To attain a full understanding of a tree as it is, we must look into the earth, where its roots are, from which the sap rises into the trunk, twig, blossoms, and fruit. Similarly, we shall do well to consider now that earth from which the personage of our Lord arises: Mary, His mother.
We are told that she came of noble parentage, royal blood. Now, every man is unique, created but once, with an identity belonging to him alone. And in that which is peculiarly his own, in what he is when he stands face-to-face with himself and God, the particular circumstances which produced him are of no account. There is no why or wherefore here; “there is neither Jew nor Greek; there is neither bond nor free.” Quite true.
Yet in matters of great moment, and ultimately even in all the affairs of life, everything depends on whether a person is of noble quality or not. So it is here. In the simple generosity of Mary’s answer to the Angel of the Annunciation, a most noble quality came to light, royal in character.
Something tremendous confronted her. What was being asked of her was nothing less than blind surrender into the hands of God. Precisely this surrender is what she gave, with a quiet greatness, wholly unselfconscious. A good part of this greatness of soul sprang from her nobleness of being, her sheer uncluttered stature.
And from this time forth, her destiny was linked to her Child’s: first by the bitterness that came between her and her betrothed; then by the journey to Bethlehem, where she bore her Child in surroundings of poverty and want; then the flight and exile to a foreign country — her way of life upset, full of danger, taken with such suddenness from the security she had always known — until it was safe to go home again.
When her Child was twelve years old and stayed behind in the temple and she found Him again only after an anxious search, then for the first time the divine mystery was revealed in which her life was caught up. Her seemingly well-founded reproach, “Son, why hast Thou done so to us? Behold Thy father and I have sought Thee sorrowing!” was answered in a tone of astonishment (and the tone must have been the most unnerving thing of all): “How is it that you sought me? Did you not know that I must be about my Father’s business?”
Then indeed Mary must have had some inkling of what the future held for her. There must have been a foreknowledge that Simeon’s prophecy would be fulfilled: “And thy own soul a sword shall pierce.” For how could one interpret such a thing as a child answering his frightened mother in this situation by asking, with fullest confidence in the self-evident rightness of his position, “How is it that you sought me?” It is not surprising to read what follows: “And they understood not the word that He spoke unto them.”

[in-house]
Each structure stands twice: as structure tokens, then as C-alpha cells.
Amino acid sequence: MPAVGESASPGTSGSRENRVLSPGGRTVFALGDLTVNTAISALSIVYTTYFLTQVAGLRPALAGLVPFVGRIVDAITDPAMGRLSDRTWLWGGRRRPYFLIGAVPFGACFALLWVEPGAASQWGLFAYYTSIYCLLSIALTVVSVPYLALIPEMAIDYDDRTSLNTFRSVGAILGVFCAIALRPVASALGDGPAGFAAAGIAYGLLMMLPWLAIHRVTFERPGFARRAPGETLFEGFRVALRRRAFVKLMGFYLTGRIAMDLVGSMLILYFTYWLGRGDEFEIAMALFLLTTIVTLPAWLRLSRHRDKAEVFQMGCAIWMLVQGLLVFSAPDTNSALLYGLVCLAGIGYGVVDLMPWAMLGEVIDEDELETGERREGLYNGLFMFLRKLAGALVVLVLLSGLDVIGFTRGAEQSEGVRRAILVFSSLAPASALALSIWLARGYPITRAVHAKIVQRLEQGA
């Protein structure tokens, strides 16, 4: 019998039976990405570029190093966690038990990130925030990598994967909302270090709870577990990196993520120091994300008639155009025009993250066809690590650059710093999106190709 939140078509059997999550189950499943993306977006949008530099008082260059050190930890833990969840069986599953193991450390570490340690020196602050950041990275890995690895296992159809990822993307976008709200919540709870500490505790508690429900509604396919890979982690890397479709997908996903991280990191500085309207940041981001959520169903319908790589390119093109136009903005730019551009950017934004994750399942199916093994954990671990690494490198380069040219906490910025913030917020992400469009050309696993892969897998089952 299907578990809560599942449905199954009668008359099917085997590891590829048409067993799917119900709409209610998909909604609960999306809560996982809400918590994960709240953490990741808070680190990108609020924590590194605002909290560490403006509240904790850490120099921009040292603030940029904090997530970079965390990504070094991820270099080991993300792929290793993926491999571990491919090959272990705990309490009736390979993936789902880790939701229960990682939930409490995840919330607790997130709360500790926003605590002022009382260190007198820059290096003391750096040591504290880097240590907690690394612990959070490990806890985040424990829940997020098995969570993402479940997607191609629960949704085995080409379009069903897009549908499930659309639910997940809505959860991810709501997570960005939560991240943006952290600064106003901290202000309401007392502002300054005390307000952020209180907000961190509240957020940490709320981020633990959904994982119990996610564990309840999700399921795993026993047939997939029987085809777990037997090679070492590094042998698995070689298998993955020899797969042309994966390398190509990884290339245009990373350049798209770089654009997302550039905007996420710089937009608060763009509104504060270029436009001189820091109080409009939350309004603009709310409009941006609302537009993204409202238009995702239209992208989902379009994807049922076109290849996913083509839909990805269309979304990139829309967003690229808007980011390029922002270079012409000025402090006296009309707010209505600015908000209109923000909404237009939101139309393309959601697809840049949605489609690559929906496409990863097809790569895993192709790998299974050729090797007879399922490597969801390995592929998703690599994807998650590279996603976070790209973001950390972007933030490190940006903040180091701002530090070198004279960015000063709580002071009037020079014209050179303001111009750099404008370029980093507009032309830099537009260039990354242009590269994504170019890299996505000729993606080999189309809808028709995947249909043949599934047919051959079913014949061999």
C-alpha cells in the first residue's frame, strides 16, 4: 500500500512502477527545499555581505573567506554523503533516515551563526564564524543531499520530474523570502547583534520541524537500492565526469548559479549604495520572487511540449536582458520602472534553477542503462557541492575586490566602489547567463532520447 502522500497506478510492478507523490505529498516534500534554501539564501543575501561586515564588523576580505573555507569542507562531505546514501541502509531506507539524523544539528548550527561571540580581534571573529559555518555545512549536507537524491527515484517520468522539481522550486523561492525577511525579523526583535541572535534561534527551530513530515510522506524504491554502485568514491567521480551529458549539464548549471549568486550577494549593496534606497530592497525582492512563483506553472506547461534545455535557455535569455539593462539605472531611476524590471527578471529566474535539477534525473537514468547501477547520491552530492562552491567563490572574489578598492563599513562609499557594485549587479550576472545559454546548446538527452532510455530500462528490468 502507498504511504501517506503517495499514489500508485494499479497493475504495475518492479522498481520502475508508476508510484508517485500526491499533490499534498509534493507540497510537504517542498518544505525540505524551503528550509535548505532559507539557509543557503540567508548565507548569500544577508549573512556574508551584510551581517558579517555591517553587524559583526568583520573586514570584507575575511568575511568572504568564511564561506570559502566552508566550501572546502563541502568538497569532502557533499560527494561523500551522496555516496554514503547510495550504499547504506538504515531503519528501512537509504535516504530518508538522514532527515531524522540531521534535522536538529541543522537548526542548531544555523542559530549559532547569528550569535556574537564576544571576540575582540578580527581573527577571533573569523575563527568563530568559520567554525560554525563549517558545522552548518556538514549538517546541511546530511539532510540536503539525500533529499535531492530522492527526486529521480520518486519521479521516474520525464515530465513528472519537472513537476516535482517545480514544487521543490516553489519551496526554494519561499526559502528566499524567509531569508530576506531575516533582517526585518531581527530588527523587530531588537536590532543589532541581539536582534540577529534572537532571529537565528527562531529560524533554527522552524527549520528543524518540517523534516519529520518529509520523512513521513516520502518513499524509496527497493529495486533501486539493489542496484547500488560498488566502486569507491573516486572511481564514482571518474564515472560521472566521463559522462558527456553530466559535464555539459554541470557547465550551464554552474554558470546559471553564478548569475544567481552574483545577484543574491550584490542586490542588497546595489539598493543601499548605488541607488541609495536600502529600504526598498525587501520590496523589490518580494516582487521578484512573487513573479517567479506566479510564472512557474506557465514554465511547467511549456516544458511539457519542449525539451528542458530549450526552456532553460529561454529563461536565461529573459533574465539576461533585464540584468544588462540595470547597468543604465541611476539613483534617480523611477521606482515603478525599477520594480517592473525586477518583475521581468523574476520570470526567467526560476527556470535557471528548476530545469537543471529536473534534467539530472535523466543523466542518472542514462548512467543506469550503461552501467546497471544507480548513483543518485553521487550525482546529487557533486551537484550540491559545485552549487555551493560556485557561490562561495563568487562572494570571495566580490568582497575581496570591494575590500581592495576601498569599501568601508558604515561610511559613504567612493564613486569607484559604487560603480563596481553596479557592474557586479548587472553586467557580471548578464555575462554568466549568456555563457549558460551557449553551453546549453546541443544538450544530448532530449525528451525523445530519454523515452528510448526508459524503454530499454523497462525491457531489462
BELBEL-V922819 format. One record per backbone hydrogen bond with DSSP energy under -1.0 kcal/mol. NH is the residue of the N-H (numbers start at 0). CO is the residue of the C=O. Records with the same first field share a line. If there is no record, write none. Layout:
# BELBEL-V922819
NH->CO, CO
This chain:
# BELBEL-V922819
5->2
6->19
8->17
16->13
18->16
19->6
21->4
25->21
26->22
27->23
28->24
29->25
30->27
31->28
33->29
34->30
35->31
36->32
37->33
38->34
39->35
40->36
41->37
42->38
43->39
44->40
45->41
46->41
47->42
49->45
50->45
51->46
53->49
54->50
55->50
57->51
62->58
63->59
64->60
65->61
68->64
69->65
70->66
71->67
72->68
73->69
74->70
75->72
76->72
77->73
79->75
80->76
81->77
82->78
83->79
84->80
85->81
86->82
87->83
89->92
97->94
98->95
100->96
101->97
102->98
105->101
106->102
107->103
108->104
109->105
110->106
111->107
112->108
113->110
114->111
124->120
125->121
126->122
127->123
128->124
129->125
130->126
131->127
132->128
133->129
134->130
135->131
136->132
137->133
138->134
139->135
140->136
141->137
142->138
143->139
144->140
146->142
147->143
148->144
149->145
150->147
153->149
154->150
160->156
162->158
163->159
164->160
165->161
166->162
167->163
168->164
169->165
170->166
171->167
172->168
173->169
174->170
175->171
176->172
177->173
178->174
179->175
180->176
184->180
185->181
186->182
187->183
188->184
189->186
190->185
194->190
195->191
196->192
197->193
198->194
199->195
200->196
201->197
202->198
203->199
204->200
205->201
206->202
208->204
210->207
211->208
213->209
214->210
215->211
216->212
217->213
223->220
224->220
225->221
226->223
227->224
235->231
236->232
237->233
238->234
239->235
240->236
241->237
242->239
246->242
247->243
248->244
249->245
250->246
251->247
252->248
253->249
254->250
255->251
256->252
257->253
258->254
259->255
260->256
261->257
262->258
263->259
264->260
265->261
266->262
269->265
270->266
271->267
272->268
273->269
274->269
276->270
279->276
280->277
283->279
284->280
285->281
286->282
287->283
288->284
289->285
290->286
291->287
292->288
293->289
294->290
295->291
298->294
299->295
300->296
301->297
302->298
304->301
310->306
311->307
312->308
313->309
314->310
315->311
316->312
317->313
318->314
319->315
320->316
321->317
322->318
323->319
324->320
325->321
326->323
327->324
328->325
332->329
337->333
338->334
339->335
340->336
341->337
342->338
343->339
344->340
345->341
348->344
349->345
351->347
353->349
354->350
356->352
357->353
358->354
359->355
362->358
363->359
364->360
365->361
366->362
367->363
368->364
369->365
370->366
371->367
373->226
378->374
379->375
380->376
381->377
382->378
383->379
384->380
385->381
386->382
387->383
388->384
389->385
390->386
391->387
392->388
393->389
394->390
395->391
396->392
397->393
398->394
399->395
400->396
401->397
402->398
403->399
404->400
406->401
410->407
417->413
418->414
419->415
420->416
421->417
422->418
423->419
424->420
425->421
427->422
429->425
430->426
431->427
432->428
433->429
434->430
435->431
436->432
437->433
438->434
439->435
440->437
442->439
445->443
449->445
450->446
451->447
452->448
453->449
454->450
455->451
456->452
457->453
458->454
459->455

However, we read directly after, “His mother kept these words in her heart.” She could not understand the word that He spoke; she was not equal to the situation in the way of intellectual comprehension, but she was indeed equal to it in the way of being a person of enough gravity to take it in, like the good soil that takes into itself a rare and precious seed which then begins to grow there.
Then follow eighteen years of tranquility. The holy Gospel tells us nothing further about them. But when the ear is properly tuned for it, this silence of the Gospels speaks with a great voice. Eighteen years of silence going by “in her heart”: we are told no more than that the Child “was subject to them” and “advanced in wisdom and age and grace with God and men” — tranquil, profound surroundings, ever in the presence of the love of this holiest of all mothers.
Then He went forth from His home and into His mission, His destiny. But she was still with Him. At the beginning, she was at the marriage-feast of Cana, where a last remnant of maternal protectiveness and correction can still be seen. Another time, when some sort of disturbing news must have found its way to Nazareth, she bestirred herself to look Him up, and stood there waiting at the door. Again she was with Him in His last days, and stood under the Cross.
The entire life of Jesus is surrounded by the deep significance of having His mother close by. The strongest message of all comes out of her silence.
One word may give us some indication of how profound the affinity was between the Lord and His mother. He is standing in the midst of the people, teaching them, when suddenly a woman’s voice speaks out: “Blessed is the womb that bore Thee, the breast which Thou hast sucked!” And Jesus answers, “Shall we not say, ‘Blessed are those who hear the word God and keep it’?” It is as if all at once He has drawn away from the noise and hubbub of the crowd, as though a bell has sounded deep in this soul . . . and He is in Nazareth with His mother.
Elsewhere, however, if we listen to the words which Jesus speaks to His mother and simply let them make their impression upon us just as they arise out of the situation, it is as if a gulf opens up between Him and her every time.
That time in Jerusalem — when He was still a child and, without a word to her, had stayed behind, when all the city was in a state of unrest and He could have been injured, not simply by accident, but by foul play — surely then she had the right to ask Him why He had acted as He did. But He answers her with astonishment: “How is it that you sought me?” And as we wait for a further word of explanation, some bridging of the gulf, we read only this: “And they understood not the word that He spoke unto them.”
He attends the wedding-feast at Cana in Galilee. The family are obviously people of modest means, who have little in the way of worldly possessions. The wine gives out, and everyone senses the mounting embarrassment. Mary comes to Him, beseeching, “They have no wine left.” How does He reply? “Nay, woman, why dost thou trouble me with that? My time has not come yet.” What does that mean other than this: “My concern is to do the will of my Father, as He shows it to me moment by moment — that is my time. With that you have nothing to do.” To be sure, a little later, He does help her. But that is because His time has come, not because she beseeched Him.